Vote For Calf And Cow

Catchy Slogans Reflect India’s Electoral Journey

Slogans are the essence of an election campaign as they project personalities and issues. In throes of its 17th Lok Sabha elections, India votes for those that carry a balance of wit and sarcasm.

Simple, black-and-white posters with the slogan “YOU can defeat S K Patil,” appeared in the summer of 1966, inviting voters of South Bombay, India’s principal hub of businesses and corporate headquarters. Trade unionist George Fernandes was challenging a powerful man of the rich. He won the “David vs. Goliath” contest and became “George, the Giant Killer”.

Slogans are the essence of an election campaign as they pithily project personalities and issues. Now in throes of its 17th polls, India votes for those that carry a balance of wit and sarcasm.

Meant to capture imagination of the masses, the slogans aim to be everything to everybody. It is difficult to impact a billion-plus people of varying age and income groups, of different faiths and castes.

No wonder, for the best of ideas to emerge, millions are spent in conceptualizing, then pushing them. It’s serious business for the parties as well as the advertising and PR firms. Who is engaging whom and the campaign content and strategy are kept secret.

The first general election in 1952 had “self-reliance” as its slogan, reflecting aspirations of a newly-independent nation, bearing Jawaharlal Nehru’s signature. For the next (1957), it was industry, the “temples of modern India.” The focus in 1962 was on India’s place in the comity of nations. All along his Congress party’s symbol was a pair of bullocks, symbolizing the farming India.

Change came post-Nehru, in 1967. Considered weak, Indira Gandhi found competition from the political right and the left. Bharatiya Jana Sangh, earlier avatar of the Bharatiya Janata Party (BJP) sought to take its thunder away with the slogan “Har haath mein kaam, har khet mein paani” (job for every hand, water for every farm), both lighted by ‘diya’ (lamp). Its party symbol underscored this reality even as the country was getting electrified, urbanized and industrialized.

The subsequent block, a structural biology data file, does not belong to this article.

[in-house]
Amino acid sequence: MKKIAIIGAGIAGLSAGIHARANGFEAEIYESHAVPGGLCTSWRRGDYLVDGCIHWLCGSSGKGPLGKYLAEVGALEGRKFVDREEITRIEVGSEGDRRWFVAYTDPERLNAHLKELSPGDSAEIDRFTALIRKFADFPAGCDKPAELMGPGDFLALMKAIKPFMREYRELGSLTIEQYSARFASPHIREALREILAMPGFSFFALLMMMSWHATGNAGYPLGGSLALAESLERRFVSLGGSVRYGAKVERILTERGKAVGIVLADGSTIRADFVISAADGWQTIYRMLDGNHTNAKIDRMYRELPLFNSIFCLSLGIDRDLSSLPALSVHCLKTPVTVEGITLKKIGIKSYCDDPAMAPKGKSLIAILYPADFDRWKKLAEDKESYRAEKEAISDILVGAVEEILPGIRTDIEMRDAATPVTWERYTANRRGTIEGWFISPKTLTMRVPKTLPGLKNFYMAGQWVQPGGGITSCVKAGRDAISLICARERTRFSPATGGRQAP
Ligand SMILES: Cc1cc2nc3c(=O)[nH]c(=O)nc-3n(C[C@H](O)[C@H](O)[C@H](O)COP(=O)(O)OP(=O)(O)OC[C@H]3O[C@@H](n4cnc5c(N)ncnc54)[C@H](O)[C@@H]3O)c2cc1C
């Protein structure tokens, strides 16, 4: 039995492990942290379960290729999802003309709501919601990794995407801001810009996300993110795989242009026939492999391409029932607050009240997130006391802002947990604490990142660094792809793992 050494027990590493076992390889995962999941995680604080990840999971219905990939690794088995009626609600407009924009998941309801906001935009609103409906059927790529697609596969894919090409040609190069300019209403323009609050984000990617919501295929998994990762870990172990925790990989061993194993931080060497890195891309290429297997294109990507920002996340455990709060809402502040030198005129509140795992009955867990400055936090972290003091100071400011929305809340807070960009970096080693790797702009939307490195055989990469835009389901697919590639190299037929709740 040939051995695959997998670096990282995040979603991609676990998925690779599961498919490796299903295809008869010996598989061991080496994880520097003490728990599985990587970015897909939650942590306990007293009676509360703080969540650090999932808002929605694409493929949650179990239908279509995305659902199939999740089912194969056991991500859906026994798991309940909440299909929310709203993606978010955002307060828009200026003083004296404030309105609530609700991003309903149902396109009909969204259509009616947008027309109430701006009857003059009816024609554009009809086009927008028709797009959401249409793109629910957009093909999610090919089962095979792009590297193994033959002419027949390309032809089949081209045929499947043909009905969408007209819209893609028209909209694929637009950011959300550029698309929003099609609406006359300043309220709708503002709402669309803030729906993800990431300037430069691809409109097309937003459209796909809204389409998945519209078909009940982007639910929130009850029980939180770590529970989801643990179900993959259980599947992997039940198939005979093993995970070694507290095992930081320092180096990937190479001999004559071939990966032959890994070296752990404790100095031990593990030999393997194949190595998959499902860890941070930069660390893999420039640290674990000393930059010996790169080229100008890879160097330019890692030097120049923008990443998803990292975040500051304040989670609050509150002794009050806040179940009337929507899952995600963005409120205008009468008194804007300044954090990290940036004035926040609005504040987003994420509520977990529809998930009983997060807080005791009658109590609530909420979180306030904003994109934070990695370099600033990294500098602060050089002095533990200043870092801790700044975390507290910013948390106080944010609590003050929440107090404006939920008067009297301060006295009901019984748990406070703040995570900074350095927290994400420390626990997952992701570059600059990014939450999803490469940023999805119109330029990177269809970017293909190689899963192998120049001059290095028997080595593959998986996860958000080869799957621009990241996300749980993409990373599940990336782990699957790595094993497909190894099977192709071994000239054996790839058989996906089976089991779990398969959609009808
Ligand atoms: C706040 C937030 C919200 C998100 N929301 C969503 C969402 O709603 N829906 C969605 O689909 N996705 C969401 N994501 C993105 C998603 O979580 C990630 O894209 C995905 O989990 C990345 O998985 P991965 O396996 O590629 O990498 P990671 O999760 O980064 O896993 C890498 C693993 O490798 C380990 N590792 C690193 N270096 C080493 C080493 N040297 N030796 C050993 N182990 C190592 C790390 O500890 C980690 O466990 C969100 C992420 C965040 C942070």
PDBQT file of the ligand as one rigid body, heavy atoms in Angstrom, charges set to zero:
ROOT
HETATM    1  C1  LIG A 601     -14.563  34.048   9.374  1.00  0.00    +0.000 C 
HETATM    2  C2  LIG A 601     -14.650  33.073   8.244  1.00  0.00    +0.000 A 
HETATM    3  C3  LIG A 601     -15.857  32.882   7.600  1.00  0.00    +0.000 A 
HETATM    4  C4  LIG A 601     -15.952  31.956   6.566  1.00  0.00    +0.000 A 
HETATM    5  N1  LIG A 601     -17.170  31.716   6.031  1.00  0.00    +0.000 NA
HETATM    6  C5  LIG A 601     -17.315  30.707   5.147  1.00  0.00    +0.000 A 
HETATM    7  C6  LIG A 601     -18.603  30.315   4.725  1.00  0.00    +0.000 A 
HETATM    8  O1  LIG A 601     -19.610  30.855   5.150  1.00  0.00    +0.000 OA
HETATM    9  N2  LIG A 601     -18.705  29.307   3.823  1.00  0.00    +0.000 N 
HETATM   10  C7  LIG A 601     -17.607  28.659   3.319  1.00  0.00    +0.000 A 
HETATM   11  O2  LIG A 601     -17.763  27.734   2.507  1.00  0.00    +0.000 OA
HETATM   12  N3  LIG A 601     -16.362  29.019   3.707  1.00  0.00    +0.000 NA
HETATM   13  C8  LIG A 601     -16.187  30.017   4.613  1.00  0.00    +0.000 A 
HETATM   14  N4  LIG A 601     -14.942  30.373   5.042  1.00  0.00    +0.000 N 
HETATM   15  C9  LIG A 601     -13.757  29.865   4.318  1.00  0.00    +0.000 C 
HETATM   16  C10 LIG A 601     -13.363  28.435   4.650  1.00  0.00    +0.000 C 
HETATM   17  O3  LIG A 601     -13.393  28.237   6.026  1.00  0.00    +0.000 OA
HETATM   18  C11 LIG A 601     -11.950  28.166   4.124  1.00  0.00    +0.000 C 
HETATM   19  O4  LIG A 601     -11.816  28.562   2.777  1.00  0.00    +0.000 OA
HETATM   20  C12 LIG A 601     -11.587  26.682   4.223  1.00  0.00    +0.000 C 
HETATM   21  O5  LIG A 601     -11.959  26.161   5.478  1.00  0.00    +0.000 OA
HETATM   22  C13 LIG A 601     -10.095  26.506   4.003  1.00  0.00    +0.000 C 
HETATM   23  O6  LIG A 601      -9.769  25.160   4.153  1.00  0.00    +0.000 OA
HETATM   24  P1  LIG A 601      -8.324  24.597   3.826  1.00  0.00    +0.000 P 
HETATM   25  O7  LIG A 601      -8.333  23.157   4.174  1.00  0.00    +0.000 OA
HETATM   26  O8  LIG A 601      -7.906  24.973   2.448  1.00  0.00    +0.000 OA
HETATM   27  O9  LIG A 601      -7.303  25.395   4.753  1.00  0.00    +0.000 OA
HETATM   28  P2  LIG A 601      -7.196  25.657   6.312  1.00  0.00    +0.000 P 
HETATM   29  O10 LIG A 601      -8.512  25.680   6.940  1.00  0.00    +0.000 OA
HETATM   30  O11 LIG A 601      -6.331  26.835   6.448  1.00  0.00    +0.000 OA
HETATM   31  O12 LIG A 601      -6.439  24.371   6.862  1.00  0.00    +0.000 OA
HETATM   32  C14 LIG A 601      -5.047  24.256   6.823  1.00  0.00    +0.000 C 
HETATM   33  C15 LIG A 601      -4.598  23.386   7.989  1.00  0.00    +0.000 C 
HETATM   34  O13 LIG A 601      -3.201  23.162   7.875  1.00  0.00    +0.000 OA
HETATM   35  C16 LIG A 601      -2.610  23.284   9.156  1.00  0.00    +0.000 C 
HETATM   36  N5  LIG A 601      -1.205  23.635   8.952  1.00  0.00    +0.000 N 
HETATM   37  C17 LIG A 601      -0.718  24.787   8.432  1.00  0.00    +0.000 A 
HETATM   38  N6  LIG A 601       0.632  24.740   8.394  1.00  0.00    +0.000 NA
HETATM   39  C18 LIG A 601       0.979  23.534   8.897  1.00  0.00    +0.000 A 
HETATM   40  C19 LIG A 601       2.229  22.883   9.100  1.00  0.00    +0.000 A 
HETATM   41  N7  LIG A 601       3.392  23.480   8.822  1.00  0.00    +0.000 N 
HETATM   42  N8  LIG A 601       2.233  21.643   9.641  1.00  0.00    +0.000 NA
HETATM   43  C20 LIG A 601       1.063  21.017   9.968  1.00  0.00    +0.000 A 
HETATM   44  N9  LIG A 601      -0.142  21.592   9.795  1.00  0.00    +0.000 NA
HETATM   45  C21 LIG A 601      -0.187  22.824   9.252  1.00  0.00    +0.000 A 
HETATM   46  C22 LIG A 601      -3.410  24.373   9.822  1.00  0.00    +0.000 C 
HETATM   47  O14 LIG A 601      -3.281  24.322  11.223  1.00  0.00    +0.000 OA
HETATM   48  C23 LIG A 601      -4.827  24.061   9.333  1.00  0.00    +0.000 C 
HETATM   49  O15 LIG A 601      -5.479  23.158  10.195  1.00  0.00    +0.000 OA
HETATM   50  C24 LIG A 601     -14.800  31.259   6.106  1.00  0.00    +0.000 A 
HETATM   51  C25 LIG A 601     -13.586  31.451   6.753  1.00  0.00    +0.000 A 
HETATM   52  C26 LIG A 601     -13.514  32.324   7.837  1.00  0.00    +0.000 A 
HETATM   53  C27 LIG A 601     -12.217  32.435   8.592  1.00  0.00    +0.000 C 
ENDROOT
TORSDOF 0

Congress projected itself as the face of development with Progress through Congress campaign in the 1960s. But he Left, of varying hues, challenged it. Socialist Fernandes and Communist party of India (CPI) chief S A Dange were among then Bombay’s opposition candidates. A telling wall painting asked the people, reversing the Congress slogan, to choose between “Congress Or Progress.”

With that election, the Congress’ preeminence ended and that also ended the era of innocence, if there was one.  “Vote for calf and cow, forget all others now” became the Congress symbol after it split and lost the pair-of-bullocks symbol. Critics mocked at its quasi-religious touch and likened the new pair to Indira and younger son Sanjay.

In those times of frequent shortages and price rise, Jan Sangh coined a funny but telling slogan about sugar and edible oil: “Yeh dekho Indira ka khel, kha gayi shakkar, pee gayi tel”.

But there was no stopping Indira, who sprang a surprise election. She fought the opposition’s “Grand Alliance” in 1971 with “Garibi hatao, Indira lao, Desh bachao.”  Shiv Sena’s Balasaheb Thackeray, known for biting political cartoons, caricatured Indira ceremonially riding an elephant, promising end to poverty.

The opposition said she actually wanted “Garib Hatao” — banish the poor. But “Garibi Hatao” worked, and to date remains the most effective slogan ever coined in India.

But when she announced snap elections again in 1977, after 19 months of internal emergency with media gagged and the opposition leaders jailed, Jaiprakash Narayan coined the slogan “Indira Hatao, Desh Bachao.” People heeded him.

The most emotive slogan came after her assassination in 1984. Jab tak sooraj chand rahega, Indira tera naam rahega (your name will endure like sun and moon). The sympathy it generated caused a landslide victory of the Congress.  

By the end of the 1980s, India was in throes of a movement to build a Ram temple in Ayodhya city where 16th century Babri Mosque once stood. The BJP and its affiliates’ slogan for the 1991 polls was “Bachcha bachcha Ram ka, Janmabhoomi ke kaam ka”. But in a repeat of 1984, the Congress gained sympathy after Rajiv Gandhi was assassinated.